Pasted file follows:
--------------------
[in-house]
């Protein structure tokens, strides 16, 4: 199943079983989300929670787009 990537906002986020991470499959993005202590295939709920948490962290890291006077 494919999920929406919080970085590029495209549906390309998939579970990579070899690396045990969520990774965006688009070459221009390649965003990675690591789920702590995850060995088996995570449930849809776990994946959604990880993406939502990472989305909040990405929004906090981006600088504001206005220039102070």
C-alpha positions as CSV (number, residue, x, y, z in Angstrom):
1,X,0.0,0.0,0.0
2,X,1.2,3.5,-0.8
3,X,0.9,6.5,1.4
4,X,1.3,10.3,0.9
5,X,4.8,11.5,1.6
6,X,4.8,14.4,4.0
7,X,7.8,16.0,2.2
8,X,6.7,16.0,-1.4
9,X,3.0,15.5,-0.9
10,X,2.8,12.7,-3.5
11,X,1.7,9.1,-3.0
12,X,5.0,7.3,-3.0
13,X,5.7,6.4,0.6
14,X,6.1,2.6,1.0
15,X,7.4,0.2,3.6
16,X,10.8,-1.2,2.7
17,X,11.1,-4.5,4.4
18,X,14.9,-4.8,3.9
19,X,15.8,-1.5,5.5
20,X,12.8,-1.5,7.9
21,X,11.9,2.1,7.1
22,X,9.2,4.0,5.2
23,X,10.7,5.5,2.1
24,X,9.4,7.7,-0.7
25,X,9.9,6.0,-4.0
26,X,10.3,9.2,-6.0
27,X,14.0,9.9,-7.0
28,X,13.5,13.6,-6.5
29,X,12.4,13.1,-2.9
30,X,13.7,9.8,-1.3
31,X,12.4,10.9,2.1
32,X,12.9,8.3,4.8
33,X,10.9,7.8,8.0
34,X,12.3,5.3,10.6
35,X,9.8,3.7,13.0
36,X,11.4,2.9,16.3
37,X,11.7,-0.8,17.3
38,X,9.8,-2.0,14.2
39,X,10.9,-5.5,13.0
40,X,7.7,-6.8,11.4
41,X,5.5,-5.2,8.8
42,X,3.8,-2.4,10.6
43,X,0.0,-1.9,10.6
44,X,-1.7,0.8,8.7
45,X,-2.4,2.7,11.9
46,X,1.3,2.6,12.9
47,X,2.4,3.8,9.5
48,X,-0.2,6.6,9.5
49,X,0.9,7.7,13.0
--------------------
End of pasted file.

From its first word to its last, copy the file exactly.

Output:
[in-house]
């Protein structure tokens, strides 16, 4: 199943079983989300929670787009 990537906002986020991470499959993005202590295939709920948490962290890291006077 494919999920929406919080970085590029495209549906390309998939579970990579070899690396045990969520990774965006688009070459221009390649965003990675690591789920702590995850060995088996995570449930849809776990994946959604990880993406939502990472989305909040990405929004906090981006600088504001206005220039102070």
C-alpha positions as CSV (number, residue, x, y, z in Angstrom):
1,X,0.0,0.0,0.0
2,X,1.2,3.5,-0.8
3,X,0.9,6.5,1.4
4,X,1.3,10.3,0.9
5,X,4.8,11.5,1.6
6,X,4.8,14.4,4.0
7,X,7.8,16.0,2.2
8,X,6.7,16.0,-1.4
9,X,3.0,15.5,-0.9
10,X,2.8,12.7,-3.5
11,X,1.7,9.1,-3.0
12,X,5.0,7.3,-3.0
13,X,5.7,6.4,0.6
14,X,6.1,2.6,1.0
15,X,7.4,0.2,3.6
16,X,10.8,-1.2,2.7
17,X,11.1,-4.5,4.4
18,X,14.9,-4.8,3.9
19,X,15.8,-1.5,5.5
20,X,12.8,-1.5,7.9
21,X,11.9,2.1,7.1
22,X,9.2,4.0,5.2
23,X,10.7,5.5,2.1
24,X,9.4,7.7,-0.7
25,X,9.9,6.0,-4.0
26,X,10.3,9.2,-6.0
27,X,14.0,9.9,-7.0
28,X,13.5,13.6,-6.5
29,X,12.4,13.1,-2.9
30,X,13.7,9.8,-1.3
31,X,12.4,10.9,2.1
32,X,12.9,8.3,4.8
33,X,10.9,7.8,8.0
34,X,12.3,5.3,10.6
35,X,9.8,3.7,13.0
36,X,11.4,2.9,16.3
37,X,11.7,-0.8,17.3
38,X,9.8,-2.0,14.2
39,X,10.9,-5.5,13.0
40,X,7.7,-6.8,11.4
41,X,5.5,-5.2,8.8
42,X,3.8,-2.4,10.6
43,X,0.0,-1.9,10.6
44,X,-1.7,0.8,8.7
45,X,-2.4,2.7,11.9
46,X,1.3,2.6,12.9
47,X,2.4,3.8,9.5
48,X,-0.2,6.6,9.5
49,X,0.9,7.7,13.0